Data in the form of children’s numeracy test scores was collected using an application called Explain Everything. This application is an interactive screen-casting whiteboard, which stored the test items and recorded children’s responses to each item. To capture children’s responses, the examiner would orally read instructions that were printed on the bottom of each test page and then the child would respond by speaking, writing, or manipulating objects on the screen; all of which were captured using Explain Everything simultaneous video and audio recording feature known as screen casting. Figure 2 shows an original test item as presented in Explain Everything and how a student manipulated the objects on the screen (on the right) to demonstrate their understanding.
The researcher and a research assistant independently scored each child’s test by reviewing each screen-cast. When the scores did not match, we discussed our responses and agreed on a score. Each item was scored based on a 4-point rubric: (1) Do not know or responded incorrectly, (2) demonstrated some understanding of the concept but response was not correct, (3) provided a correct response but the strategy was not strategic or efficient, and (4) provided a correct response that was efficient. An example of a level 2 response would be a number written backwards or upside down and an example of a level 3 response is writing the number seven starting from the bottom and moving to the top (i.e., drawing the number from the finish position to the start position). The kindergarten teacher reviewed and agreed with the 4-point rubric. In the sample response shown in Fig. 2, the child would receive a 4 for the first answer (i.e., 5) but a 3 for the second answer because the child orally indicated the set containing six elements but they had difficulty writing the digit 6.
The pre-test at time 1 and post-test at time 2 contained the same items except that the colors or the shape of objects were changed. Prior to implementing the study, the test was piloted with three children from another school and reviewed by the kindergarten teacher. Small changes to the printed instructions on each slide were made to better align the vocabulary with children’s understanding.
During the experimental phase, the research assistants recorded field notes documenting children’s behaviors and the apps that were most favored. Children’s feedback on what they liked about the apps (i.e., the characteristics of the apps) and other observations were also documented.
Mean scores were calculated for both groups on the pre-test. Due to the small sample size, it was not possible to conduct the stringent inferential analysis of covariance; therefore, group difference scores were analyzed. The observational field notes were conceptually analyzed to determine the presence of common words or phrases to make inferences about the observations. The coding began with predefined categories such as collaboration, level of engagement, and choice of apps but was flexible to allow for the addition of other unanticipated themes.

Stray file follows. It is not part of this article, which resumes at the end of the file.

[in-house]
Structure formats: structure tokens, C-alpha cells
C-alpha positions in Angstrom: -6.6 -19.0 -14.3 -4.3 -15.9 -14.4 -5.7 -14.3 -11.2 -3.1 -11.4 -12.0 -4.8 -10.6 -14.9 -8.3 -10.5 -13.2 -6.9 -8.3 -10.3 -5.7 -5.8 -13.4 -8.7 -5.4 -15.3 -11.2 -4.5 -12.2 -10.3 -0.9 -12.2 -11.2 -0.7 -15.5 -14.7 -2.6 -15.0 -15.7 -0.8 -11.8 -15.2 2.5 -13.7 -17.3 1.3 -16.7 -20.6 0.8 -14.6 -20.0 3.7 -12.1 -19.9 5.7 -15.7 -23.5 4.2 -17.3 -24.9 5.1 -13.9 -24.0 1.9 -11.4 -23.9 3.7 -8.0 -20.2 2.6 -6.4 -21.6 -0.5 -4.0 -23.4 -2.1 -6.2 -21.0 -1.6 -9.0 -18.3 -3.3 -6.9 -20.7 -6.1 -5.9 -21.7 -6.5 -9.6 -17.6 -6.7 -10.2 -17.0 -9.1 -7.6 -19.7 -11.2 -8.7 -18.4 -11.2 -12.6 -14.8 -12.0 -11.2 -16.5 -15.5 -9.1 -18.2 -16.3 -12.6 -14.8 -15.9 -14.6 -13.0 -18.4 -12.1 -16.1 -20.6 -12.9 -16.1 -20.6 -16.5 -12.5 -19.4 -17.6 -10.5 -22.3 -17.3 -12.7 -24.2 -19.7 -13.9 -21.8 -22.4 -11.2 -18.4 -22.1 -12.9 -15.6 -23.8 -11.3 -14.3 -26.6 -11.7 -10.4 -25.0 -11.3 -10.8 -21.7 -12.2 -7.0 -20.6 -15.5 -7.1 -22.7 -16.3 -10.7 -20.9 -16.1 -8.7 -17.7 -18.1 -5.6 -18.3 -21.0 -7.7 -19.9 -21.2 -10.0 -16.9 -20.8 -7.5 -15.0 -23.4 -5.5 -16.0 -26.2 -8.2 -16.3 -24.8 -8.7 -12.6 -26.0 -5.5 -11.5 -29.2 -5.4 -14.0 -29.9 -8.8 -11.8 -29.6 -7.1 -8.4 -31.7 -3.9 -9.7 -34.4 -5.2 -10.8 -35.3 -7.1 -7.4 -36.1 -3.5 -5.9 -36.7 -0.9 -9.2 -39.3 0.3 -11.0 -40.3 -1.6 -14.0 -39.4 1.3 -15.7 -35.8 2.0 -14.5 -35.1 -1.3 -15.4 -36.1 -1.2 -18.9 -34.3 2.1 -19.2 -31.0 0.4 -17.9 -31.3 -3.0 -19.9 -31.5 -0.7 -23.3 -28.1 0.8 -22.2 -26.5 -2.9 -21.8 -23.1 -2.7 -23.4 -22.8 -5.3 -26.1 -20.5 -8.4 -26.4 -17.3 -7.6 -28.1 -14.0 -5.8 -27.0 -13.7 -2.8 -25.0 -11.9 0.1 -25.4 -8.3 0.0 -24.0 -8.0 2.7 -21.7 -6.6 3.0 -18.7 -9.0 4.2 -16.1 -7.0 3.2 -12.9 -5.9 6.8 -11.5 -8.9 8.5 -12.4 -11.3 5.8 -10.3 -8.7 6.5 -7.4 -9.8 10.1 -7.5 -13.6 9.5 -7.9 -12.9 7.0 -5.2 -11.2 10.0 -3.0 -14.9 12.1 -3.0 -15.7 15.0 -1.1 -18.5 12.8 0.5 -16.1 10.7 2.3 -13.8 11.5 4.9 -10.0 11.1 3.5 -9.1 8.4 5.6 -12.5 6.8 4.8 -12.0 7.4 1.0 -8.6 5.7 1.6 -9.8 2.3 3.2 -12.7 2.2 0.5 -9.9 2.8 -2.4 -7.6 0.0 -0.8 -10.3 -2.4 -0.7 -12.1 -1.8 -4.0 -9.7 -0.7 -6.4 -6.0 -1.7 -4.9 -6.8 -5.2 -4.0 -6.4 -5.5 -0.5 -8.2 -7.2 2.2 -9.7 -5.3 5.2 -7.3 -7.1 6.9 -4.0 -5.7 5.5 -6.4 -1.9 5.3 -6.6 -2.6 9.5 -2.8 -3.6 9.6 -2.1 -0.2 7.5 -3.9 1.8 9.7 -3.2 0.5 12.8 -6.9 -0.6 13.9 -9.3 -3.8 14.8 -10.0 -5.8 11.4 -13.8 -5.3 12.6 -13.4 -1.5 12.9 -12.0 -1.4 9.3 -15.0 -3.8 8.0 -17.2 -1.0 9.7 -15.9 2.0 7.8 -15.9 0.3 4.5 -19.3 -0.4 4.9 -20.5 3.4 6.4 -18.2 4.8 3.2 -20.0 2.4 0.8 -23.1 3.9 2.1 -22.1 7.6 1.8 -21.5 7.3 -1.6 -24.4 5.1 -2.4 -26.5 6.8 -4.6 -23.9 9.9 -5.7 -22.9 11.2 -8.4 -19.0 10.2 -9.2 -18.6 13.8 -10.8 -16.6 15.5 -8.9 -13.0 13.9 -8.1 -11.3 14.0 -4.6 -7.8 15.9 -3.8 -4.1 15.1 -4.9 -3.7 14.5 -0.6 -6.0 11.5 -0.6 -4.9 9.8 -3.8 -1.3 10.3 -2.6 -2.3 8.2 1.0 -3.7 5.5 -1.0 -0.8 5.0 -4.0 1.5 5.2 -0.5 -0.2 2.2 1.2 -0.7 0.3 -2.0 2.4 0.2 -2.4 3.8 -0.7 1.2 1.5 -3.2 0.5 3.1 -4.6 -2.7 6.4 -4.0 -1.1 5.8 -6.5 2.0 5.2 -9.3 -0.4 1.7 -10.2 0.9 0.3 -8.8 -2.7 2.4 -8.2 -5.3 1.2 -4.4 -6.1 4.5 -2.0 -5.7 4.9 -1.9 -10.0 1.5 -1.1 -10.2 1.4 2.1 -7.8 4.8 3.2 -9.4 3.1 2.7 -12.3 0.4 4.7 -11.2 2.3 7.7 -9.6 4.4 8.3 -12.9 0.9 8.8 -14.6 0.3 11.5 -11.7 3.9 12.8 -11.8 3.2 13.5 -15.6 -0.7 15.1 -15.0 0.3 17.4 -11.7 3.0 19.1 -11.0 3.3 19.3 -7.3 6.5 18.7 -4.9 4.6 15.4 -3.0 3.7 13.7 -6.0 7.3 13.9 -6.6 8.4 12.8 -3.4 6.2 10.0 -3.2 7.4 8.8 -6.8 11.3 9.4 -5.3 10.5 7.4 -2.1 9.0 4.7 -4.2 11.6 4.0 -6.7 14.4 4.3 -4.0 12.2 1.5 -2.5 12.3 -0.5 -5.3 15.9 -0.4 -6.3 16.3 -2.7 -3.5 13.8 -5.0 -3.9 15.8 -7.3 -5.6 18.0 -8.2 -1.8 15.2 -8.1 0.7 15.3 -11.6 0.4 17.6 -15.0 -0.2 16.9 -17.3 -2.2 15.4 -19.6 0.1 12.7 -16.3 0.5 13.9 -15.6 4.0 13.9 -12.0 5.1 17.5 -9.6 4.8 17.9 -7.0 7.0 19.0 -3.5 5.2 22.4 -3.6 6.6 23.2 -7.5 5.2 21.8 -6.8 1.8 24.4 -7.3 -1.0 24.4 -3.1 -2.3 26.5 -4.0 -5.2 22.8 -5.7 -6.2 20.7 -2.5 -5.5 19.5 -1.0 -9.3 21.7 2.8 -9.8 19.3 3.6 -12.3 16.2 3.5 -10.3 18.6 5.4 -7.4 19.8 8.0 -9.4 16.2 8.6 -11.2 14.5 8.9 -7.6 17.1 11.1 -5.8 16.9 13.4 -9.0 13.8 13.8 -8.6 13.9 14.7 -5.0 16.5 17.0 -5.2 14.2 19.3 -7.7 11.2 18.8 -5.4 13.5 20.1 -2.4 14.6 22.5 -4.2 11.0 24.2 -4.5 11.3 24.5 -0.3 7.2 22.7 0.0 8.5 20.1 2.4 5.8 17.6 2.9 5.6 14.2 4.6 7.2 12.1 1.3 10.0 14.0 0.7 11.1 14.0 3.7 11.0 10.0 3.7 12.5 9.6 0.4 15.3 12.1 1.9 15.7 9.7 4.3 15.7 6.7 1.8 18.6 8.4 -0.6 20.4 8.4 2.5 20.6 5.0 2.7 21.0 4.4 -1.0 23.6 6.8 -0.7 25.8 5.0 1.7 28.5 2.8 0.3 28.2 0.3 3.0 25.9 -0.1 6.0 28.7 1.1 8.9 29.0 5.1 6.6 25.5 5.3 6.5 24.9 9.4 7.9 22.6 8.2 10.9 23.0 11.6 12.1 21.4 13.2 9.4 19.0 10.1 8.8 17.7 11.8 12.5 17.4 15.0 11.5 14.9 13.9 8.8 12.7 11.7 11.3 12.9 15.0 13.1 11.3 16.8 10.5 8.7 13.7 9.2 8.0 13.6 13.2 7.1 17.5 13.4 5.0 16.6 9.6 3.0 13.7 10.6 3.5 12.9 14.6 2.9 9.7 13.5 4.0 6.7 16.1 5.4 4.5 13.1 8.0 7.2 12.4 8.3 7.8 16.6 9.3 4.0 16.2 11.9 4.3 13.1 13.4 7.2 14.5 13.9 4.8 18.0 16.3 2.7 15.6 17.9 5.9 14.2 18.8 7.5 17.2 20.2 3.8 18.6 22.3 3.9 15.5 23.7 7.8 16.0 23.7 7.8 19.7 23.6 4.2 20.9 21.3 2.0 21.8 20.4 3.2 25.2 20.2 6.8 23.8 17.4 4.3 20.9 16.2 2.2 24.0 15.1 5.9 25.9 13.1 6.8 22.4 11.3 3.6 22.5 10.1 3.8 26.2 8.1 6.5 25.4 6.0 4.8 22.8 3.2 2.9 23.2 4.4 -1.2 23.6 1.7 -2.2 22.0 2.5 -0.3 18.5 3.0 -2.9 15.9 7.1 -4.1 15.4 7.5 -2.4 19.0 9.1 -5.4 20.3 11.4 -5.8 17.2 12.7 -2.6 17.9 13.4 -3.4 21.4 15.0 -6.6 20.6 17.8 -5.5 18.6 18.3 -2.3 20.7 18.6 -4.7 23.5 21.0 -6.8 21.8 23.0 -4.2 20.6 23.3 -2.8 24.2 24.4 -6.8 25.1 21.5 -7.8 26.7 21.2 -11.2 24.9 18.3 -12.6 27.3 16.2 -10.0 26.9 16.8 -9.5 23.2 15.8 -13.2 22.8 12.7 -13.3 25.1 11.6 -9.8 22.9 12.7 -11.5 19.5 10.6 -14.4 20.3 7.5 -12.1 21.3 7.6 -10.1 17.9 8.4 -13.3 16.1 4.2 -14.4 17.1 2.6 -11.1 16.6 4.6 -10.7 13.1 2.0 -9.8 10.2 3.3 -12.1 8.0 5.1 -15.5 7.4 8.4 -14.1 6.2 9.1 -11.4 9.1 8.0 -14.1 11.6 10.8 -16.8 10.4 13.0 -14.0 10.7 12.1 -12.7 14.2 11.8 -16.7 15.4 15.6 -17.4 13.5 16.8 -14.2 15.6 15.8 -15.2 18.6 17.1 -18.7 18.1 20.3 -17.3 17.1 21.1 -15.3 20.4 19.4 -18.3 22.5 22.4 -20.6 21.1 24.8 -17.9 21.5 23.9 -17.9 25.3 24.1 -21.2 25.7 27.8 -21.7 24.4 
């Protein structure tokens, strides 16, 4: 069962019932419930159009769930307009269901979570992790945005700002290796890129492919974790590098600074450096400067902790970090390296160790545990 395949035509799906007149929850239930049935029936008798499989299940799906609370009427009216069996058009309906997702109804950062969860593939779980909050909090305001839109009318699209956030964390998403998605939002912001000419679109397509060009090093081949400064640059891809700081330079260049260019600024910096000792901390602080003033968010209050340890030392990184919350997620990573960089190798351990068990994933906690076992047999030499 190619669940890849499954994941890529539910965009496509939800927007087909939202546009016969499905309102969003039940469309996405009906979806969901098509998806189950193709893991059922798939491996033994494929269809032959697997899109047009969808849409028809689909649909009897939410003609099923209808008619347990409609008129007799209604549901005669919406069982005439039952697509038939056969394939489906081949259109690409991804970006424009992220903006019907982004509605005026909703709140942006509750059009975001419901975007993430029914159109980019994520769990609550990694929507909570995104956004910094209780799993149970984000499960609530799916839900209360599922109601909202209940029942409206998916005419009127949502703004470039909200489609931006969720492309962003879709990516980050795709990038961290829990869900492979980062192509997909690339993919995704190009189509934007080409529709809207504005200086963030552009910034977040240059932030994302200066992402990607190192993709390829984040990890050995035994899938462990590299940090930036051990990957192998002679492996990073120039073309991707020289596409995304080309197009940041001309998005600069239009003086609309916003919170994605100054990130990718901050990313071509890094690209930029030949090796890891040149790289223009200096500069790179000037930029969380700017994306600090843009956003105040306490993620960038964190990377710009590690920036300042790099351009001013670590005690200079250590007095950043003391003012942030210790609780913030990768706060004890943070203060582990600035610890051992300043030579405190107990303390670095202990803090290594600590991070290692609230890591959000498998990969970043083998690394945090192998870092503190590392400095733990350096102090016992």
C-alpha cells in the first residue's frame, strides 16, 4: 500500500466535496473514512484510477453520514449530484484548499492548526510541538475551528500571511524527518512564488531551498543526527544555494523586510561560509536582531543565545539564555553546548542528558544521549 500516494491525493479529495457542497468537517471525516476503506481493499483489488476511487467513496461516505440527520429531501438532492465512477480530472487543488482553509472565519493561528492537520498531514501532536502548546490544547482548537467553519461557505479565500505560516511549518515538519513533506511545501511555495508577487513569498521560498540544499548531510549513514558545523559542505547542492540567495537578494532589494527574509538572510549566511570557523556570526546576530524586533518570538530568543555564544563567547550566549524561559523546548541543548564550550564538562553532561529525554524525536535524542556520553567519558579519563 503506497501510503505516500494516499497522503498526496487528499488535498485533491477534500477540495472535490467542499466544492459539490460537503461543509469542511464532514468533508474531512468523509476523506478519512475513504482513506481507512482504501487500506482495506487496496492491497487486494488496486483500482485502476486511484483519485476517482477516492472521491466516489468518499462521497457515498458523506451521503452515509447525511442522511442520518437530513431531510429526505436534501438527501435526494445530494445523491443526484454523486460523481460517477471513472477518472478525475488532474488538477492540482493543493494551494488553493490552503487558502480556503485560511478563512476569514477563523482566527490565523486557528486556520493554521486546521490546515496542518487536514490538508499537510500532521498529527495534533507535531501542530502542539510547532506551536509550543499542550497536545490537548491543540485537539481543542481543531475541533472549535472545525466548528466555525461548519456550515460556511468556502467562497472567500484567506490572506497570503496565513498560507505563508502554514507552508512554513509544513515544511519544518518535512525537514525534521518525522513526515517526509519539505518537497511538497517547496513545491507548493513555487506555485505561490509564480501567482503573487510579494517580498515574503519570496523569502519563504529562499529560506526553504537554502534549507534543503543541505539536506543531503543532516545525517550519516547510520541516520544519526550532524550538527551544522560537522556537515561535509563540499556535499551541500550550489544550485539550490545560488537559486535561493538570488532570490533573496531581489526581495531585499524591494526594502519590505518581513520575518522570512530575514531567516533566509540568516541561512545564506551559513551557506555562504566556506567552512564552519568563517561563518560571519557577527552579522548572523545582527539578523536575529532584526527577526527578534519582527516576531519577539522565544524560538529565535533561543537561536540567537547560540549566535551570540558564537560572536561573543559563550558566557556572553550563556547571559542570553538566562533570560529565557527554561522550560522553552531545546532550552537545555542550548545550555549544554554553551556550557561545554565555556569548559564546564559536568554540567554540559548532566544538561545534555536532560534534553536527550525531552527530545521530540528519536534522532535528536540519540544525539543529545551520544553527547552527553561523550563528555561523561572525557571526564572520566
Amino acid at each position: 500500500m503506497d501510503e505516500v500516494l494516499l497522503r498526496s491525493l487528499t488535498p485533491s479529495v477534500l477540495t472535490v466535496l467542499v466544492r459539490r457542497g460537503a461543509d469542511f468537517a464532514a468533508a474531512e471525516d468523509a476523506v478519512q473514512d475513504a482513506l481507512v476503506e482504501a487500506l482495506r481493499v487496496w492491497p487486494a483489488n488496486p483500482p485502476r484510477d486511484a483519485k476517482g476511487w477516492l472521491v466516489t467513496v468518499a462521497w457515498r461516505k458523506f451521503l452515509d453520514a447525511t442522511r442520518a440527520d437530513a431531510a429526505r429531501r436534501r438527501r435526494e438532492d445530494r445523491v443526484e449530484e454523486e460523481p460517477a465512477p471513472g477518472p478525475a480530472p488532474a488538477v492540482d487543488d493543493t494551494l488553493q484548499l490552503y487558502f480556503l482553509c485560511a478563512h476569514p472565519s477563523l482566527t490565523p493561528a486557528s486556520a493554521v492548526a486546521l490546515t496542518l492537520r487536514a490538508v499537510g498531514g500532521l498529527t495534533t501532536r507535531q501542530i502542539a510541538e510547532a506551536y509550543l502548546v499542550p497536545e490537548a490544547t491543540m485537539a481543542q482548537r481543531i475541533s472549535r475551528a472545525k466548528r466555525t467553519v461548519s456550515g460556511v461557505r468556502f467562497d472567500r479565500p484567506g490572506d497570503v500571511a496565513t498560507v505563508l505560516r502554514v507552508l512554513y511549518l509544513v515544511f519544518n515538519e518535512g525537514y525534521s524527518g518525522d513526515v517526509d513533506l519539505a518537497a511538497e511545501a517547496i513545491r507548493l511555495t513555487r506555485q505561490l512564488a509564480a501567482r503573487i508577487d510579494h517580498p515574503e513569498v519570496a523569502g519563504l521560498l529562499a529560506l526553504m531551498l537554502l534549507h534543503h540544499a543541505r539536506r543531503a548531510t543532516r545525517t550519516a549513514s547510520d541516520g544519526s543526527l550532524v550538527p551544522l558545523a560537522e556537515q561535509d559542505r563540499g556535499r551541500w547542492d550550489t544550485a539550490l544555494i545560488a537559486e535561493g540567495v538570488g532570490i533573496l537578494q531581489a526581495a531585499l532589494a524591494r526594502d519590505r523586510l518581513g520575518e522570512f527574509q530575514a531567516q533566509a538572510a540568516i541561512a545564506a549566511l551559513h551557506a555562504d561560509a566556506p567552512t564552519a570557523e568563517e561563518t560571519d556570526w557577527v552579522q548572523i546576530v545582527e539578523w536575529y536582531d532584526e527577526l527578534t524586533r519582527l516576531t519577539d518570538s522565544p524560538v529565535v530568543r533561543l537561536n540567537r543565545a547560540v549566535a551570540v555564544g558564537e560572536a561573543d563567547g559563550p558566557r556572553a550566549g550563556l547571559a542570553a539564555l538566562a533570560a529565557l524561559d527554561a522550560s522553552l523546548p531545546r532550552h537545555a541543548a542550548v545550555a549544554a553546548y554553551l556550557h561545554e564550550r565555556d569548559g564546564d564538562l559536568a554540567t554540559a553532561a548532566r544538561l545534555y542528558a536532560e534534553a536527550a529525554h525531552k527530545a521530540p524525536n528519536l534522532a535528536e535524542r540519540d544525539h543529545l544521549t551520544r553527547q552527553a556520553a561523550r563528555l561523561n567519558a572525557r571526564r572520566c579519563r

Cronbach’s alpha was used to measure the internal consistency of the scale. After removing poor performing items due to poor discrimination, 22 items remained. The items that discriminated poorly were due to all students receiving the top score on the item; subsequently, there was no discrimination between ability. Easy items were purposefully included on the assessment to ease students into the testing; hence, it was expected that a number of items would be removed from the test due to poor discrimination. Cronbach’s alpha for the remaining 22-item scale on the pre-test was 0.803 and 0.805 for the post-test. Thus, the coefficient exceeded the absolute minimum threshold of 0.7 but also met the ideal minimum threshold of 0.8 (Tabachnick and Fidell 2012), indicating a reliable set of test items.
Descriptive summary of items
Group 1 consisted of four females and three males, and group 2 had two females and four males. All children were 4 or 5 years old. Items ranged in difficulty with the hardest being items 1.7b (write the number 6; M = 2.46, SD = 1.27), 1.7c (write the number 5; M = 2.92, SD = 1.19), and 1.2h (recognize seven dots on a 10 frame; M = 2.92, SD = 0.28). Easier items were 1.4b (create a set of 7; M = 3.77, SD = 0.83), 1.7k (count backwards from 5; M = 3.67, SD = 0.89), 2.1d (identify repeating and non-repeating patterns; M = 3.54, SD = 1.13), 1.2a (identify 3 on a die, M = 3.54, SD = 0.52), and 1.2b (identify 4 on a die, M = 3.54, SD = 0.52).
Given that four out of 10 apps involved drawing numbers, an increase in this skill was anticipated from the pre- to the post-test. However, of the two items assessing drawing numbers, only one item (i.e., 1.7b drawing the number 6) revealed a significant increase from M = 2.86 and SD = 1.46 to M = 3.29 and SD = 1.25, following the intervention.